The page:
I don’t use the term ‘tyre-frying’ loosely, because that is what unfolds if and when you attempt to feed 161Nm of torque through a rear 150/80-16 OEM Dunlop by dropping the clutch in first, second or third gear. And why wouldn’t you? It’s some of the most fun you can have with your clothes on. Although I don’t condone those sorts of shenanigans, should you wish to partake in this most joyous of behaviours, the low centre of gravity and long wheelbase make play time predictable as well as fun.


But apart from the hoon factor, the extra torque has meant that Bob is just generally easier to get along with. There’s no need to flick through the six-speed gearbox and other than stop-start city riding or freeway stuff, the mammoth torque of the 114 lets you set and forget. The Milwaukee-Eight has the same pushrod ticky-tick that all Milwaukee-Eight Harleys have – it’s not an overly nice sounding engine. The standard pipes mute any sort of toughness from the exhaust note and, if it was mine, I would consign them to the shelf immediately and fit something nice and loud.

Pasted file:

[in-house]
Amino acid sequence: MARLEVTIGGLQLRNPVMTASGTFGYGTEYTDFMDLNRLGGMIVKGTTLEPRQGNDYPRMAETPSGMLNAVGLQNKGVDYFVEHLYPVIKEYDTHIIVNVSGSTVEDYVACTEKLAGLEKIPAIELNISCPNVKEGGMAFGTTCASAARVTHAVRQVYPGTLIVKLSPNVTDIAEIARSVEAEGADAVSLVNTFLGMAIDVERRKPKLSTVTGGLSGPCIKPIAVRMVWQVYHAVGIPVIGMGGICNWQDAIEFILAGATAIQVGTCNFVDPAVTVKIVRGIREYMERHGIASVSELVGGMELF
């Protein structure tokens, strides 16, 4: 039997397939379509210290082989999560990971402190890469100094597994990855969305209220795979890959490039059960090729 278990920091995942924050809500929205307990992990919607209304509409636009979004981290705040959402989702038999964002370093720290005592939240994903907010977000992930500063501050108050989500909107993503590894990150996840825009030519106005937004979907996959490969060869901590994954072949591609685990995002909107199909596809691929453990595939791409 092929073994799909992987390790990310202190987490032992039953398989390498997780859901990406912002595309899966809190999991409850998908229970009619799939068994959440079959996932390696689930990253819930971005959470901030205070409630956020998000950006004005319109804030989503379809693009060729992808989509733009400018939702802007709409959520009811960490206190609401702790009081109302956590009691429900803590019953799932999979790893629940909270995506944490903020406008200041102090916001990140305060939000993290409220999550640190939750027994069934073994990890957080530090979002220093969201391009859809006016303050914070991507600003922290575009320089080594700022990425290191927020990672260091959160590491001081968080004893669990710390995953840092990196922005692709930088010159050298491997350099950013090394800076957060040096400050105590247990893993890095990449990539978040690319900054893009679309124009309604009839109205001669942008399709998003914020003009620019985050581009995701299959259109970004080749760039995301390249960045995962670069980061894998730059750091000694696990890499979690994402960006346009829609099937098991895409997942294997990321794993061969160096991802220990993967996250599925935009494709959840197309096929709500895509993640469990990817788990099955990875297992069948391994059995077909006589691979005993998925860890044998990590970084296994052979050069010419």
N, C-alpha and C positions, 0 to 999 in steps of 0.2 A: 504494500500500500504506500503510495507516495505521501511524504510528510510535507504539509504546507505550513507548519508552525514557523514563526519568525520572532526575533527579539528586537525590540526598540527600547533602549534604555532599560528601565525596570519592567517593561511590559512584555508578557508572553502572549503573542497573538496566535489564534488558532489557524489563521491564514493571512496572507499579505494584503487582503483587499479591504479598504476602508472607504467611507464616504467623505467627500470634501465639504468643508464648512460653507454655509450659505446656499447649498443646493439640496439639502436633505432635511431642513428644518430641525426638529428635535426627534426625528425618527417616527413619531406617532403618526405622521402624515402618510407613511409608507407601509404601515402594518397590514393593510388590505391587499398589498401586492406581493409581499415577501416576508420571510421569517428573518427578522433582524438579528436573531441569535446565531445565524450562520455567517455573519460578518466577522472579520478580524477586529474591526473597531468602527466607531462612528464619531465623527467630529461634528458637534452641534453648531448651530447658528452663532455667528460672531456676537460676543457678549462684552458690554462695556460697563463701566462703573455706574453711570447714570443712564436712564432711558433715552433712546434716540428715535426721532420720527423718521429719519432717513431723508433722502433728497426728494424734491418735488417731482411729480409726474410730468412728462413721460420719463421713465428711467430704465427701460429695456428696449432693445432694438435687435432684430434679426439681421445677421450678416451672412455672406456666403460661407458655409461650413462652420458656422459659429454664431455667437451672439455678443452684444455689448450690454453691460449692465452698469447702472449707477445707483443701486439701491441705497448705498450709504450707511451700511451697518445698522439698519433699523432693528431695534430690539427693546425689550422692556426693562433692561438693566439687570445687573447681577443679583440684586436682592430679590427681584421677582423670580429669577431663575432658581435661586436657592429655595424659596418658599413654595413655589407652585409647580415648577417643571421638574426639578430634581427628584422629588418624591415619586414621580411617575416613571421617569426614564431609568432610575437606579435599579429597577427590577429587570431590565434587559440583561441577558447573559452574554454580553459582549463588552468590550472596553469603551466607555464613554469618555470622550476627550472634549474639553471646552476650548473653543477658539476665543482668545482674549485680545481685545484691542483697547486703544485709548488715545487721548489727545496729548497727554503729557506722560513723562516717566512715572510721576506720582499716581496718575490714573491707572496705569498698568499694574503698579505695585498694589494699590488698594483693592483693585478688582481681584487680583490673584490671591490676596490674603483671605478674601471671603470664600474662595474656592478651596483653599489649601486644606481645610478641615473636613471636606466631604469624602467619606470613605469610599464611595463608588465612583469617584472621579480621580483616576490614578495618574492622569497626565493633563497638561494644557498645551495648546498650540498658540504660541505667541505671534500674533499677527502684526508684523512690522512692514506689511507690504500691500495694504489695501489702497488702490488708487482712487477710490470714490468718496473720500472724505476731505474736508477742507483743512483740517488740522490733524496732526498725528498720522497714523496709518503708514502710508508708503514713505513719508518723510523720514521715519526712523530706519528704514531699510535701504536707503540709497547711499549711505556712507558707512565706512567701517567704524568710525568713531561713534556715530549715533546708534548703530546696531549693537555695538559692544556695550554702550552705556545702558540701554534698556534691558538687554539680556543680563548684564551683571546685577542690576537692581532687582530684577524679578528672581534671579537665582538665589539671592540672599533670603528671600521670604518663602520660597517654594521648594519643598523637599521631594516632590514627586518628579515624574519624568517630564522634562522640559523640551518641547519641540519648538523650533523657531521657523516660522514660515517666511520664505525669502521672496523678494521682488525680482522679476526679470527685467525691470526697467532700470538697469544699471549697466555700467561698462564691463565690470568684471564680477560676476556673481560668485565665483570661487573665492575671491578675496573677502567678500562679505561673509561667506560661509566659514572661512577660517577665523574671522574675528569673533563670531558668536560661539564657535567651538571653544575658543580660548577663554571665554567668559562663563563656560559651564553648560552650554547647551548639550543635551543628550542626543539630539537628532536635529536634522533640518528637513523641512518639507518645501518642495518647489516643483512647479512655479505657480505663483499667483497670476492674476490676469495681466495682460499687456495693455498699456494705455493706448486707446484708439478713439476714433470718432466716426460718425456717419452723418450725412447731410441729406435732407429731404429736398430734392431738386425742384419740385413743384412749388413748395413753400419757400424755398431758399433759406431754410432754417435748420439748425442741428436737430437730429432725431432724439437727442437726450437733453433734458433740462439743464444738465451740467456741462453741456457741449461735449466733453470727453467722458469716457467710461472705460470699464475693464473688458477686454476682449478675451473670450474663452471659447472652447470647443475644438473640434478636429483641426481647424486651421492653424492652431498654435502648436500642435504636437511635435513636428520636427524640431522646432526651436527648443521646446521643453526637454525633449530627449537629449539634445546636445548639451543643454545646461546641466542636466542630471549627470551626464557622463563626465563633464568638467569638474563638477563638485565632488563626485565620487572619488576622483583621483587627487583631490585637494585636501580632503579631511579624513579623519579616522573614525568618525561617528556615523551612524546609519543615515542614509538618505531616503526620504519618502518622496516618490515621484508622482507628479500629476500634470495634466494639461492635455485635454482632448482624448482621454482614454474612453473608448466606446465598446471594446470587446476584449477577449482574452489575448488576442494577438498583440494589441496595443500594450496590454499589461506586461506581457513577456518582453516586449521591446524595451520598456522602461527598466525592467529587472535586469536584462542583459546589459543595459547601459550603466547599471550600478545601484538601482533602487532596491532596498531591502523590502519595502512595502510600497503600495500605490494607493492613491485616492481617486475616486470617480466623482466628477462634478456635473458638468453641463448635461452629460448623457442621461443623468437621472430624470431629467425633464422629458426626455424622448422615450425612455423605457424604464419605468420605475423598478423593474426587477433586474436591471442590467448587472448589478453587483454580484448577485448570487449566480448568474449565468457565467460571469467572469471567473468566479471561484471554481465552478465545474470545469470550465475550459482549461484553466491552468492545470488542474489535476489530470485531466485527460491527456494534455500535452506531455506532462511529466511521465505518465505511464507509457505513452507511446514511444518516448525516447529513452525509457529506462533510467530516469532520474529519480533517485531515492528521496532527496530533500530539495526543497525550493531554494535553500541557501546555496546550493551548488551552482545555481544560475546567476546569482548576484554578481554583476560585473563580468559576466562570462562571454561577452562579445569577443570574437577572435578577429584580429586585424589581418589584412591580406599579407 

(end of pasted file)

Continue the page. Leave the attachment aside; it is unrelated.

At 299kg ringing wet, it’s the lightest Softail in the range with a 114-cubic-inch engine in it. That doesn’t sound light, but with most of the weight down low and just 13.2 litres of fuel up in the tank it feels even lighter than its measurements suggest it should.


Still, with my rotund chassis perched upon it, the Bob has a rolling weight of over 400 kilograms to deal with and that’s a fair chuck to get going and pull up. Bob’s restraint is handled by a Harley-Davidson-branded four-piston caliper up front clawing at a single 300mm disc, with rear braking effort exerted by a twin-piston caliper gnawing at a 292mm rear disc.